Syncplify.me Server!: VFS with quotas

Syncplify.me Server! version: 4.0.0+

The Virtual File System (VFS) instroduced in Syncplify.me Server! v4.0, comes with a long-awaited feature: quota management.

The Windows OS features a very powerful yet complicated quota management, but it’s only available in Windows Server editions and requires optional features to be installed, therefore we could not rely on that and we built our own quota management system which is cross-compatible with all Windows systems.

Now, the problem with quota management is that calculating the current size of a folder (along with its sub-folders) can be very time-consuming, if the folder contains millions and millions of files. So if we were to re-evaluate the size to enforce quota restrictions at every operation it could totally kill the performances. Our solution the Quota TTL, which is the Time-To-Live (TTL) of the quota cache, expressed in seconds. Basically, when Syncplify.me Server! calculates the current size of a folder structure, it will consider such result valid for QuotaTTL seconds, without re-evaluating it too often. Continue reading

Parametric home directories

Syncplify.me Server! version: 4.0.26+

Another highly requested feature that we introduced in Syncplify.me Server! v4 is parametric home directories.

Some of our customers, in fact, need to isolate every user in their own directory under a general “container”, the directory name being the same as the user’s username. They also requested that if a particular user’s home dir does not exist, it is automatically created when the user logs in.

A structure like this:
C:\SFTPData
+----------\user_one
+----------\user_two

This is how you do it in Syncplify.me Server! v4. Continue reading

Syncplify.me Server! v4: the Virtual File System (VFS)

Syncplify.me Server! version: 4.0.0+

One of the biggest additions to the upcoming version 4.0 of Syncplify.me Server! is the VFS (Virtual File System) support. But what is it exactly? And what advantages does it bring to our users?

Let’s start by setting the bar with v3. Our version 3.x, in fact – as nearly every competitor – allows you to place users’ “homes” (root directories) on a disk. It can be a local or a network disk, but it’s basically disk-based. The following picture explains the concept in a visual way: Continue reading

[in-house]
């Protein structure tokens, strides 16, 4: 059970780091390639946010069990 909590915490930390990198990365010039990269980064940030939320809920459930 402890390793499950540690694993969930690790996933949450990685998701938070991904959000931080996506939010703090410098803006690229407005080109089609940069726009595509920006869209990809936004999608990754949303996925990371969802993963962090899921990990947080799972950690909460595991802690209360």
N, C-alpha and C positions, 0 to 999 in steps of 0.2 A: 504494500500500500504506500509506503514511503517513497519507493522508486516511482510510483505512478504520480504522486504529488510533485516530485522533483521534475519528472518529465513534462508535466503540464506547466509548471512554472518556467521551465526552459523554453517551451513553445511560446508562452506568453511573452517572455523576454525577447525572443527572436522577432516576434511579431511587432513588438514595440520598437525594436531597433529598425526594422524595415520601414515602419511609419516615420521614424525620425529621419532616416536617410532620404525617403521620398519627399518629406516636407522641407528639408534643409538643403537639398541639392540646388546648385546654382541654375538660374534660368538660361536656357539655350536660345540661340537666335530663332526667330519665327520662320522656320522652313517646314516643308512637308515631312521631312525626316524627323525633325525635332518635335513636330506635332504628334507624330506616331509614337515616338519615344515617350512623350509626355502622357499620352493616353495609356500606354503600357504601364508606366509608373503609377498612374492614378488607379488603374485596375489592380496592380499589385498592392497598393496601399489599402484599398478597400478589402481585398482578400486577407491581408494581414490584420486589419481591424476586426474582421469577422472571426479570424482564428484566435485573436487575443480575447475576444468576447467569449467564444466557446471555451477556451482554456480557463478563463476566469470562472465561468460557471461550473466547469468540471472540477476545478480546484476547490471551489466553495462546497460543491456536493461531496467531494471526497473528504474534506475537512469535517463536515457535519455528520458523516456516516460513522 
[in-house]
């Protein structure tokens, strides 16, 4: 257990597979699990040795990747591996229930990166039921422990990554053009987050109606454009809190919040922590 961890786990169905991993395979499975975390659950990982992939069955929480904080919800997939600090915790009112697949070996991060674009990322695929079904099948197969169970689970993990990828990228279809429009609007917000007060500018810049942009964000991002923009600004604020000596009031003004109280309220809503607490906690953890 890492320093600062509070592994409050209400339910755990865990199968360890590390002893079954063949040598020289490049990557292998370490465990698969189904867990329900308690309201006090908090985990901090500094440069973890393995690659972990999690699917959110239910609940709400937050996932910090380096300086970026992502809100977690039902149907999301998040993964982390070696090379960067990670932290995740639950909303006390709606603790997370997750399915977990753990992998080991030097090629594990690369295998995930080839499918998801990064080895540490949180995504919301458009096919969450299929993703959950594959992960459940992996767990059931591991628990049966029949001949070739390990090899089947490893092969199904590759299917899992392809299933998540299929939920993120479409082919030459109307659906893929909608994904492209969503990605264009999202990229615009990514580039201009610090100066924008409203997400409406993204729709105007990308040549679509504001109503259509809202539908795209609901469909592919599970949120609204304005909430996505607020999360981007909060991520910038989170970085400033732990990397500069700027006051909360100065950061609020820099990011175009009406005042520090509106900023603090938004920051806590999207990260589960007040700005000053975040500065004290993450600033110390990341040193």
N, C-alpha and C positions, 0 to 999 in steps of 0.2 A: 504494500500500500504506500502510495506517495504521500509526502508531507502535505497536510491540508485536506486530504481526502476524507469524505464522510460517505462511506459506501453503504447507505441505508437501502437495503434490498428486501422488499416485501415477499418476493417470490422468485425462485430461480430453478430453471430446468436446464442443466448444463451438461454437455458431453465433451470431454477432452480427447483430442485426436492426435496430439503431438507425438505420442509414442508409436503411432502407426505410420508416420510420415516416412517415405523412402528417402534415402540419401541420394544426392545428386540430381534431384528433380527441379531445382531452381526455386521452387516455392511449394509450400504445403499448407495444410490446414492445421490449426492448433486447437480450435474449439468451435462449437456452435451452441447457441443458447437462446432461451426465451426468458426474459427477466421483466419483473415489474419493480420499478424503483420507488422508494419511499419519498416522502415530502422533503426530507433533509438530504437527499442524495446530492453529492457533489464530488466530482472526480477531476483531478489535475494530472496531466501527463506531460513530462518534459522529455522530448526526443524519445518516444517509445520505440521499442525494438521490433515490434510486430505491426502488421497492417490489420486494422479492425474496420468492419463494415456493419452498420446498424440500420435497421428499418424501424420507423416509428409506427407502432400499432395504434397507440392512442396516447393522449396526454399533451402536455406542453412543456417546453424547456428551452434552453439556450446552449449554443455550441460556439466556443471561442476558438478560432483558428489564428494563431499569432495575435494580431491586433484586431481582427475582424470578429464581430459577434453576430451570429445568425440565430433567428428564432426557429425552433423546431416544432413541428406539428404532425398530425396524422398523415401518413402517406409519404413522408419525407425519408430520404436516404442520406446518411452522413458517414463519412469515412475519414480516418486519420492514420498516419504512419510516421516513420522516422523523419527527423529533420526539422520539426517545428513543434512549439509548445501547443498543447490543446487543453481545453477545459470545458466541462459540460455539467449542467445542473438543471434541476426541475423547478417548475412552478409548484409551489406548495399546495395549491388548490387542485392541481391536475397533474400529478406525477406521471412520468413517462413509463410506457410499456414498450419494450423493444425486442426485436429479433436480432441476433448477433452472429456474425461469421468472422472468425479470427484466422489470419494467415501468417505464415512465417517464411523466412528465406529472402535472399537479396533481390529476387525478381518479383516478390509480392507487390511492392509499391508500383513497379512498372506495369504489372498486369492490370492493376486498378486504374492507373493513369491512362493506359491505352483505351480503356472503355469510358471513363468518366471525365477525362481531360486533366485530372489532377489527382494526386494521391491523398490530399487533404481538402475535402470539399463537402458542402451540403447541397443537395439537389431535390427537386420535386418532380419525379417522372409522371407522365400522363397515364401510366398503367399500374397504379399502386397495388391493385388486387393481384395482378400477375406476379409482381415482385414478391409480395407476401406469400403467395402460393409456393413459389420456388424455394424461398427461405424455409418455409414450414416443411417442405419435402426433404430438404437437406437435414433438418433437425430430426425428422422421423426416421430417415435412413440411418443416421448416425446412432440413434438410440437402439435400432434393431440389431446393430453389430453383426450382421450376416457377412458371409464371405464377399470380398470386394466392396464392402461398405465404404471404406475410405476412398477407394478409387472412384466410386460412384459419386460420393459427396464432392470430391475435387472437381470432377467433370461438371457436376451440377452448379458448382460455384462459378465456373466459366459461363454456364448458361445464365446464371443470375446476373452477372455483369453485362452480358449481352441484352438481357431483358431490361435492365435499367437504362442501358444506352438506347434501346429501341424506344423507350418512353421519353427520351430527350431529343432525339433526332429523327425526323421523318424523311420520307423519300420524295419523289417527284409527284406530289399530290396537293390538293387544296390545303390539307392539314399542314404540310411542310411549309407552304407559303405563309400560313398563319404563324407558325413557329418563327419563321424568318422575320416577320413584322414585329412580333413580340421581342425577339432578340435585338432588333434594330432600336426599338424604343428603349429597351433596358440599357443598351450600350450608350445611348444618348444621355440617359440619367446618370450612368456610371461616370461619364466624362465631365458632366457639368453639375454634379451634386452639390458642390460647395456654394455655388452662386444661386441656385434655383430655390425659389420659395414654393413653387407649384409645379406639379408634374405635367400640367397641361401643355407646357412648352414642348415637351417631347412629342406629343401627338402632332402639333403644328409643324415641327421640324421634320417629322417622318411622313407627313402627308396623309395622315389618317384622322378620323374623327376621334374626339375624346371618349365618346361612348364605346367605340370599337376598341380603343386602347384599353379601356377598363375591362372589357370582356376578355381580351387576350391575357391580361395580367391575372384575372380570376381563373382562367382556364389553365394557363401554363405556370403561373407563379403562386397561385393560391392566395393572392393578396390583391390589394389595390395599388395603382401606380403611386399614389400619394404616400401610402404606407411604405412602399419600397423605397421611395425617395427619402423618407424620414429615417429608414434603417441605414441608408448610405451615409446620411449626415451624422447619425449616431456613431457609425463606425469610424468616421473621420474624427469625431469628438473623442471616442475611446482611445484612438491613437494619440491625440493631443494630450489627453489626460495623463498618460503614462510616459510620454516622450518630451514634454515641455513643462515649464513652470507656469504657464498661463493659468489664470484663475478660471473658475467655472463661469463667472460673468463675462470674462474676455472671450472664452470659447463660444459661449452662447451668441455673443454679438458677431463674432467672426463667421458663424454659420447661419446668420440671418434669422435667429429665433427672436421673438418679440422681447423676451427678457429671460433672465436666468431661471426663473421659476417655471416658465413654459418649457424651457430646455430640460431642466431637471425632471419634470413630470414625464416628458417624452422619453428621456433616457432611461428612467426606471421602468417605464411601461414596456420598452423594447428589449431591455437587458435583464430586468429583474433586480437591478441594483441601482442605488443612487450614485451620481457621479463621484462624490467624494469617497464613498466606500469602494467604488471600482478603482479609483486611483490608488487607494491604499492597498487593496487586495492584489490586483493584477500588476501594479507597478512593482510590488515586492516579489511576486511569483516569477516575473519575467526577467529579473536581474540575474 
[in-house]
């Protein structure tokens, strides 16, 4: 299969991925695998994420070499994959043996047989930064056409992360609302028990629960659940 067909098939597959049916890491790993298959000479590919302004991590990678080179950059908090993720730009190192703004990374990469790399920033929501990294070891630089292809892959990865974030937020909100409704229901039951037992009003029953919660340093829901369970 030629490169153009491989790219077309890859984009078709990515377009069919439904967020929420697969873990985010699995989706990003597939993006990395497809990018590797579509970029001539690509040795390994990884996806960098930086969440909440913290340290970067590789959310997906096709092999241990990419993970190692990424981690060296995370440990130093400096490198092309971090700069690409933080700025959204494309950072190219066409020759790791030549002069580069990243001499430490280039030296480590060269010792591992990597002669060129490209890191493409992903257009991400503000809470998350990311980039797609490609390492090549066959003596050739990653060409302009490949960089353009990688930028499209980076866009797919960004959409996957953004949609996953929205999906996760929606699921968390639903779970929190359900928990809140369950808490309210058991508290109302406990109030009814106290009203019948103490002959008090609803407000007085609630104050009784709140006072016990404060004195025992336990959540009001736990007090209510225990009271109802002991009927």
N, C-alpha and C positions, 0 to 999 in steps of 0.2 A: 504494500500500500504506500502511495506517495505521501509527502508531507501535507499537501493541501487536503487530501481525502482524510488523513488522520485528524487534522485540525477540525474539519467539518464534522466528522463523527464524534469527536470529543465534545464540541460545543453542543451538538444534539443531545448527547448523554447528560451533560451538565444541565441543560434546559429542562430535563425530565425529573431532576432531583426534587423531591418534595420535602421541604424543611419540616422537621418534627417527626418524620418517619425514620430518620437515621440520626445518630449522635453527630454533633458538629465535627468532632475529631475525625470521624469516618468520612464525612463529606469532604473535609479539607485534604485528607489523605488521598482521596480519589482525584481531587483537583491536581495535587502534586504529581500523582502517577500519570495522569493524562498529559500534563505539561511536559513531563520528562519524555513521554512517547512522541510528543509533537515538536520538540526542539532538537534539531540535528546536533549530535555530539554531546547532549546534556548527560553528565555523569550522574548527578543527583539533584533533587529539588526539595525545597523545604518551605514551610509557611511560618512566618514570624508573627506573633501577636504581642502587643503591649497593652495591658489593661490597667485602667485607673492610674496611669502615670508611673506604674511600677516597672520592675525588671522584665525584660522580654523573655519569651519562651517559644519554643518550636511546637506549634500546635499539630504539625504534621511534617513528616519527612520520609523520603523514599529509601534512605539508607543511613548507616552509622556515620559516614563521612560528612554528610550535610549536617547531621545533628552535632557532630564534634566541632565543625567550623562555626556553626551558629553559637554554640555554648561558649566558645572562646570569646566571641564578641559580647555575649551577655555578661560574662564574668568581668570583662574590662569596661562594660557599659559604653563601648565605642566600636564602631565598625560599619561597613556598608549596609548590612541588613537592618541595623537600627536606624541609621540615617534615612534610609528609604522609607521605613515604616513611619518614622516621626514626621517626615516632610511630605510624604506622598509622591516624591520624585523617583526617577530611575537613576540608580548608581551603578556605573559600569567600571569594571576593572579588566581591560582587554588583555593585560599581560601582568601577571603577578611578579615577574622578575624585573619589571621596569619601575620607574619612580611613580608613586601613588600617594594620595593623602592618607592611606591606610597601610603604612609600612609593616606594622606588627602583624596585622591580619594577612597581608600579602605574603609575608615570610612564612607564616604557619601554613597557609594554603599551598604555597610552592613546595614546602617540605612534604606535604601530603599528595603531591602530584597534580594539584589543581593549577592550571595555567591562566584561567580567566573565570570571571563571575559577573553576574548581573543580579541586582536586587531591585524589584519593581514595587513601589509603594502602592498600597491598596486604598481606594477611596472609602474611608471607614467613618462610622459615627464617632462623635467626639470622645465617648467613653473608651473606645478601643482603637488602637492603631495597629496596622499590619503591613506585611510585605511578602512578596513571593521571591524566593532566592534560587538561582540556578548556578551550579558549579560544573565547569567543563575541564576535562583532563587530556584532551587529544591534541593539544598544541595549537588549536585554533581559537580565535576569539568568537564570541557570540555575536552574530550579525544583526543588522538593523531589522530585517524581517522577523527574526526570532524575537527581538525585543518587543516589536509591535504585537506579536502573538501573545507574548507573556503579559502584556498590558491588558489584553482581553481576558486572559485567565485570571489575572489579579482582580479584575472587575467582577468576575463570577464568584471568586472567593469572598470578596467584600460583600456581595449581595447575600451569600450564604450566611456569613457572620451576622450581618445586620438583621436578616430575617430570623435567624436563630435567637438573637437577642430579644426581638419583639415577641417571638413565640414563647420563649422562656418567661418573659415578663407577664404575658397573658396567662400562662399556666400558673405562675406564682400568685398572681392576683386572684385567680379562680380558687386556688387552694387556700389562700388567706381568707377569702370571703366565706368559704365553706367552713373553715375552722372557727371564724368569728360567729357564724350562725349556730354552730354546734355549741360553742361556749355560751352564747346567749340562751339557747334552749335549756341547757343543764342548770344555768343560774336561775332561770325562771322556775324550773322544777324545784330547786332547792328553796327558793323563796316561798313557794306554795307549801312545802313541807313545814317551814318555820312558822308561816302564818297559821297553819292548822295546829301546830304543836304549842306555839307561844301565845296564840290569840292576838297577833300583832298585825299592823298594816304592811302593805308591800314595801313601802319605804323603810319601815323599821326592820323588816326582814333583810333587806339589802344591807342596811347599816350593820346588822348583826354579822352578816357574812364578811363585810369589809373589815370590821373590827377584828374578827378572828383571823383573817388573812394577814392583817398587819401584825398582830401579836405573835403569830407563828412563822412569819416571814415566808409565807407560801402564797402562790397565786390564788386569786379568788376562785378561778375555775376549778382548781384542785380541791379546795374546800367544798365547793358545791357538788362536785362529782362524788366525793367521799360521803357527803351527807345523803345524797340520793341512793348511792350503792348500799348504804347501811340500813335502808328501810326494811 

Syncplify.me Server! v4: Encrypted File System

Syncplify.me Server! version: 4.0.0+

One of the most anticipated features that Syncplify.me Server! v4 will deliver is the ability to mount virtual directories – even nested ones – as encrypted virtual file systems.

fzfolders

The Encrypted VFS transparently encrypts and decrypts data on-the-fly during uploads and/or downloads, making sure that the files at-rest on the server side are always encrypted. This way you can run your server externally, and still always be sure that who operates the server for you doesn’t have access to your files/backups. This is also a requirement in some cases when your company has to comply to the PCI/DSS or HIPAA regulations. Continue reading

Syncplify.me Server! v4: the all-new VFS

Syncplify.me Server! version: 4.0.0+

One of the biggest changes that version 4 will bring to Syncplify.me Server!’s user base is the all-new Virtual File System. This is such an epic change that it’s actually one of the reasons why the release of v4 is taking longer than expected… but it will be worth the wait.

Check out the following comparison table to appreciate the main advantages of the new VFS over the previous approach (that was based on “virtual directories”):

Virtual Directory Approach (v1, v2, v3)Virtual File System (v4)
Virtual directories can only be placed directly under the user's home directoryIn a VFS, virtual folders can be placed anywhere, even nested within each other
All virtual directories are accessed "as" the user who logged in (single impersonation)In a VFS, each virtual folder can accessed "as" a different user profile (multiple impersonation)
Virtual directories mapped to UNC paths could not be accessed by "normal" user profiles, only by Windows or AD user profilesEach virtual folder has its own impersonation criteria, so even "normal" user profiles can access virtual folders mapped to remote UNC paths

Continue reading